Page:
- You may bring any music you would like to listen to with you. We can play music from mp3 players, iPods, or CDs. We also have access to satellite radio.
- You will need a driver to come with you to take you home after your treatment. Please park your car in the South Garage. As you pull into the garage, there are reserved parking spaces on level 1 North for Gamma Knife patients (directly across from the elevator). Please use these for the day; however, we request that you use only one space per patient. If you have other family coming for your treatment, they may park anywhere else in the garage.
- You will need to arrive for your treatment at 6 a.m. in the South Annex. Our front doors open at 5:30 a.m., and if needed, your family member may pull the car up to the front door to drop you off before parking the car. Your family may wait for you in the waiting area during your treatment.
- Once your treatment is completed, your family member will be asked to listen to the discharge instructions with you. You will leave with printed instructions on how to care for yourself, as well as your return appointments already scheduled.
How is the procedure billed?
The Gamma Knife insurance authorization representative will obtain pre-authorization for procedures. For questions, please contact us at 717-531-4889, option 3, or visit these pages for more information on
How do I schedule my procedure?
After meeting with the neurosurgeon and radiation oncologist, the Gamma Knife coordinator will contact you to schedule your procedure. At your request, a tour of the facility will be provided during one of your appointments with the physicians.
Where do I go on the day of my procedure?
Park in the south parking garage, and exit the garage to the South Annex (the door will be on your left immediately after exiting the elevator). Check in at the front desk at 6 a.m. unless otherwise scheduled by the Gamma Knife coordinator.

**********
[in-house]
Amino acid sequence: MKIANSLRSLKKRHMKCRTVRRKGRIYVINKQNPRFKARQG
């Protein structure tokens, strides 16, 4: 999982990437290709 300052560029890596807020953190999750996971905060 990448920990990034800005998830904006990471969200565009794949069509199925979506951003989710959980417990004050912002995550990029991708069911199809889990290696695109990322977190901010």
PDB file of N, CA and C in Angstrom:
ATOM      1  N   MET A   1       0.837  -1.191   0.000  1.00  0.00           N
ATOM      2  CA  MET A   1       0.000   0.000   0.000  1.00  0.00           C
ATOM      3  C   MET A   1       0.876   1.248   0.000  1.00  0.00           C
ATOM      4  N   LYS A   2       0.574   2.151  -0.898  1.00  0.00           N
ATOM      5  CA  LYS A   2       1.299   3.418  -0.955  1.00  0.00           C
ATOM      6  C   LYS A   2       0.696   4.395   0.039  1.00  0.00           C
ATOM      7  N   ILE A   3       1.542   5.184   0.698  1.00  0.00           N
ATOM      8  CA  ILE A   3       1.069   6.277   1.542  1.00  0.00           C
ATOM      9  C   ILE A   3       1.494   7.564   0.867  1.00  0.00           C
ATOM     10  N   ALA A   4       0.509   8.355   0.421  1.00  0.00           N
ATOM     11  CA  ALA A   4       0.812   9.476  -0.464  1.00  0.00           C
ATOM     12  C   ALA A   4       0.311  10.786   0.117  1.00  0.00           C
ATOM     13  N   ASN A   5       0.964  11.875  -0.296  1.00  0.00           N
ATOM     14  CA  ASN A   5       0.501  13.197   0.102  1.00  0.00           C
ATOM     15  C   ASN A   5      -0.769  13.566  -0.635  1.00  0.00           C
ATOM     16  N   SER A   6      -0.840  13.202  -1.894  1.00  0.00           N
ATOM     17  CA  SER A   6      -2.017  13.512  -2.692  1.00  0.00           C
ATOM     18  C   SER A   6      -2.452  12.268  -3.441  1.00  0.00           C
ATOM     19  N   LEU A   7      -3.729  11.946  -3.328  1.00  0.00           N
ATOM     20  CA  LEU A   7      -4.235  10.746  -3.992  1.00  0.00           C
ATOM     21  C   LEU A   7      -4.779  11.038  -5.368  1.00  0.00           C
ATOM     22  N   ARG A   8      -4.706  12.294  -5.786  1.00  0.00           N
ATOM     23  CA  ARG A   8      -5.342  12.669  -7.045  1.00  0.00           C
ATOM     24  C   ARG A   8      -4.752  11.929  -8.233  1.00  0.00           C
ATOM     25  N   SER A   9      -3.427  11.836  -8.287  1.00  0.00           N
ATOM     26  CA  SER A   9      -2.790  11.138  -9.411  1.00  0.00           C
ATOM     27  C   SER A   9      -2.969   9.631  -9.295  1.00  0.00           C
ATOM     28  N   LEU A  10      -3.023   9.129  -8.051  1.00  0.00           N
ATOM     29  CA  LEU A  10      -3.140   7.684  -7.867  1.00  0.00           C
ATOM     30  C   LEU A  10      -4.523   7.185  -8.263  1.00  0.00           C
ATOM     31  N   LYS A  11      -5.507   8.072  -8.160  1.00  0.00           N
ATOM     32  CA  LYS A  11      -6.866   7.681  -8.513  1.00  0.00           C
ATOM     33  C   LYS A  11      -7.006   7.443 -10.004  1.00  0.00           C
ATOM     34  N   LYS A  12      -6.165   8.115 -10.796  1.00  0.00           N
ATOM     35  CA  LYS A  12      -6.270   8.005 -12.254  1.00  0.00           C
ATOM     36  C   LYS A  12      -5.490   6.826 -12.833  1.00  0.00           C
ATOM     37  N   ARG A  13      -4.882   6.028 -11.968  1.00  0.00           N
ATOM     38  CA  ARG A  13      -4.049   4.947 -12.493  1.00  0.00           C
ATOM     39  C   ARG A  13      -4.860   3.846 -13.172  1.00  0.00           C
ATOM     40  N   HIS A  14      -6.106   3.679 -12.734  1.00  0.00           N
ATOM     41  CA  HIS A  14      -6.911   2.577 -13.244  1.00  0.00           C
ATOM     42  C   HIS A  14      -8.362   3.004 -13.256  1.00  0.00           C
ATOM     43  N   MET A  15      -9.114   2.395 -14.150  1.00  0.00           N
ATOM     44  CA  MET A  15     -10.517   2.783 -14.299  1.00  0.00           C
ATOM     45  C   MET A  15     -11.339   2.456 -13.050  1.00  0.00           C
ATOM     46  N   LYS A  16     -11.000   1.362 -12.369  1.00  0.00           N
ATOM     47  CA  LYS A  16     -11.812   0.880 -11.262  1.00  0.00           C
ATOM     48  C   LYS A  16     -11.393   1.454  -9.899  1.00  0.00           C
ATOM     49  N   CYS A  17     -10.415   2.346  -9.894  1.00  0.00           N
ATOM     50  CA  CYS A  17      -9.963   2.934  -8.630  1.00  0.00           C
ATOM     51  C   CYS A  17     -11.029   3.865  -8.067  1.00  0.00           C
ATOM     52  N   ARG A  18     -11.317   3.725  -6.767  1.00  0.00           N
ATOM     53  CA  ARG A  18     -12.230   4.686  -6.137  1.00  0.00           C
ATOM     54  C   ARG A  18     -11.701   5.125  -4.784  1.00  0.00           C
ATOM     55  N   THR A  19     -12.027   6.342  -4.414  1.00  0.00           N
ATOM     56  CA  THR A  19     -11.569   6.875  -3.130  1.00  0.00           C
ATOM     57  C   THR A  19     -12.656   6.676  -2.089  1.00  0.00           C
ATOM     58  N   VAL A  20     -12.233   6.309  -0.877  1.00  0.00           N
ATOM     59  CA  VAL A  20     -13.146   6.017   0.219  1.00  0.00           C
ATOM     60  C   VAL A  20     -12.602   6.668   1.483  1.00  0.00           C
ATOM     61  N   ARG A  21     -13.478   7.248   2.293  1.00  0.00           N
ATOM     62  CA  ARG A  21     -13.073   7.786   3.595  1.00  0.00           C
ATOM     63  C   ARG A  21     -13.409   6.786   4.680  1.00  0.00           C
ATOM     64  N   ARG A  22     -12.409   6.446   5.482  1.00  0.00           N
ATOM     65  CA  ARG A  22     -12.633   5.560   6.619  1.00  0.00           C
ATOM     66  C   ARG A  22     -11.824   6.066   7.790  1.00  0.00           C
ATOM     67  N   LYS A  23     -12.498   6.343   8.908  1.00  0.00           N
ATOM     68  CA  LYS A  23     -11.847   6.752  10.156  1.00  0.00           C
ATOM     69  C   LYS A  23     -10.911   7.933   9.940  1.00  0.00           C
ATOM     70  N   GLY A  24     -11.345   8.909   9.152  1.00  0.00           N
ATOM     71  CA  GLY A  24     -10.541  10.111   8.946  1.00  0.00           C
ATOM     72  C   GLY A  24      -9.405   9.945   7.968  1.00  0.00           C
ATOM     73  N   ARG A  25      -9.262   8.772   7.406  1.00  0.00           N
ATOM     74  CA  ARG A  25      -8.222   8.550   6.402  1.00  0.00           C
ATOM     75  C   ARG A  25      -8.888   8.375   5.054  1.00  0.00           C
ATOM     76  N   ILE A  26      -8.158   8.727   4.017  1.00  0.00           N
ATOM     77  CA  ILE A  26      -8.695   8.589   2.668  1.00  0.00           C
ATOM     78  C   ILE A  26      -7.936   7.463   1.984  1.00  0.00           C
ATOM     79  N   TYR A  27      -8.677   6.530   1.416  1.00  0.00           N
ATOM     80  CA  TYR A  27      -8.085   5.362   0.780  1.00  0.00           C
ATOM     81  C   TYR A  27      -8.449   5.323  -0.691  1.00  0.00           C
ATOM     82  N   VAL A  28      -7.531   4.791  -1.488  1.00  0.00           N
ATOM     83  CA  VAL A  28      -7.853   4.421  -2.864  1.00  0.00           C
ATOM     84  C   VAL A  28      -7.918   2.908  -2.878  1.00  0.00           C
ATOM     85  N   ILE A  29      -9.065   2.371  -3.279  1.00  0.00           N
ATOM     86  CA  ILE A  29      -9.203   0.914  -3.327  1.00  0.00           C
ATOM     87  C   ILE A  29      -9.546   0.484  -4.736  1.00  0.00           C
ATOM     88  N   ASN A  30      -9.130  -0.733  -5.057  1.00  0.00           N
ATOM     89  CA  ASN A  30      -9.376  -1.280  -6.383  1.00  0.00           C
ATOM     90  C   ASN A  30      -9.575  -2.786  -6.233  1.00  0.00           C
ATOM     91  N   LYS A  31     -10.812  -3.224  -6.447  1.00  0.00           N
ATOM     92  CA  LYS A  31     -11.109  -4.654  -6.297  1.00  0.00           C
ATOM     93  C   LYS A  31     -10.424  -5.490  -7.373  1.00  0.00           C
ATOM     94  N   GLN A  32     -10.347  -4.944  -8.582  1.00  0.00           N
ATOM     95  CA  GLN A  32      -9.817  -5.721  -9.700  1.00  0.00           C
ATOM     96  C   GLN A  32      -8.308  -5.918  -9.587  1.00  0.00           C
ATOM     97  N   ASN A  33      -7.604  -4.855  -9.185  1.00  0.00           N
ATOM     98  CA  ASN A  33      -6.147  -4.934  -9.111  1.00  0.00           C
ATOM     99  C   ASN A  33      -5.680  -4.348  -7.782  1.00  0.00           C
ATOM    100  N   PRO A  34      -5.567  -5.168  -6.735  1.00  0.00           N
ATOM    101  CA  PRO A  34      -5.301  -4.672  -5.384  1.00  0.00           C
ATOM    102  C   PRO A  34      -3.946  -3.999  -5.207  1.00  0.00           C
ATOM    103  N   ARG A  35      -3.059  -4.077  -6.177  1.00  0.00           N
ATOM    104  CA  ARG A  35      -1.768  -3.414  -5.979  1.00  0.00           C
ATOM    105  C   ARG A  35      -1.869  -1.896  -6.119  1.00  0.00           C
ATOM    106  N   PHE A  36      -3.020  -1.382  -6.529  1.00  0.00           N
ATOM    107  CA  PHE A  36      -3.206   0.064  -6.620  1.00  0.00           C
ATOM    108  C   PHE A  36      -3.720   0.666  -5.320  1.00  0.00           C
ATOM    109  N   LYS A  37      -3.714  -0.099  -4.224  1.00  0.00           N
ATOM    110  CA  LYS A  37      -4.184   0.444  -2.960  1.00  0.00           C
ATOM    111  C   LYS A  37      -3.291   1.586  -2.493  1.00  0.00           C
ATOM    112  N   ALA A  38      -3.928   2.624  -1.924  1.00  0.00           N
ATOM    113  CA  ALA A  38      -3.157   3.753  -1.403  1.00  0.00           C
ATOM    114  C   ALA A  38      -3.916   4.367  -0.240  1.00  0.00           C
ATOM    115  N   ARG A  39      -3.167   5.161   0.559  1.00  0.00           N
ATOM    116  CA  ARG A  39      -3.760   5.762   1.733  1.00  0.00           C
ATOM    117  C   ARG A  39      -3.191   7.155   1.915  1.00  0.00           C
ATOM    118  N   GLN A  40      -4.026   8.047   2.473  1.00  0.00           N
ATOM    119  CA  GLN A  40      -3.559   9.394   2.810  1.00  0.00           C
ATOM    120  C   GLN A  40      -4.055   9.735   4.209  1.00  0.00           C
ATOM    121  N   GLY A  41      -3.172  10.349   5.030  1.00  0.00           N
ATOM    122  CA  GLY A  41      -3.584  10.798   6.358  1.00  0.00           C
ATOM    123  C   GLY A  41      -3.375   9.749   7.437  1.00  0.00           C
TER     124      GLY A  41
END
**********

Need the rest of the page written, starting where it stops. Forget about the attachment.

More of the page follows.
Can I take my medications on the day of my procedure?
You should have nothing to eat after midnight, but please take your medications. You may have clear liquids up until your arrival at the Gamma Knife Center.
What should I wear on the day of my procedure?
Please wear comfortable clothing to change into after your procedure. It is recommended to wear a shirt with a larger neck (V-neck, button-up, zip-up style) as your head may be sensitive after the procedure.
What should I bring to the procedure?
You may bring music to listen to during your treatment. We can accommodate iPods or CDs. As there is limited room, only one to two family members can be with you at a time prior to your treatment. Please keep all valuables at home.
Can I drive after the procedure?
No, you will need a driver to come with you to take you home after your treatment as you will be receiving sedation for your procedure. As you pull into the south parking garage, there are reserved parking spaces on the left hand side for gamma knife patients directly across from the elevator. Please use these for the day; however we request that you use only one space per patient. If you have other family coming for your treatment, they may park anywhere else in the garage.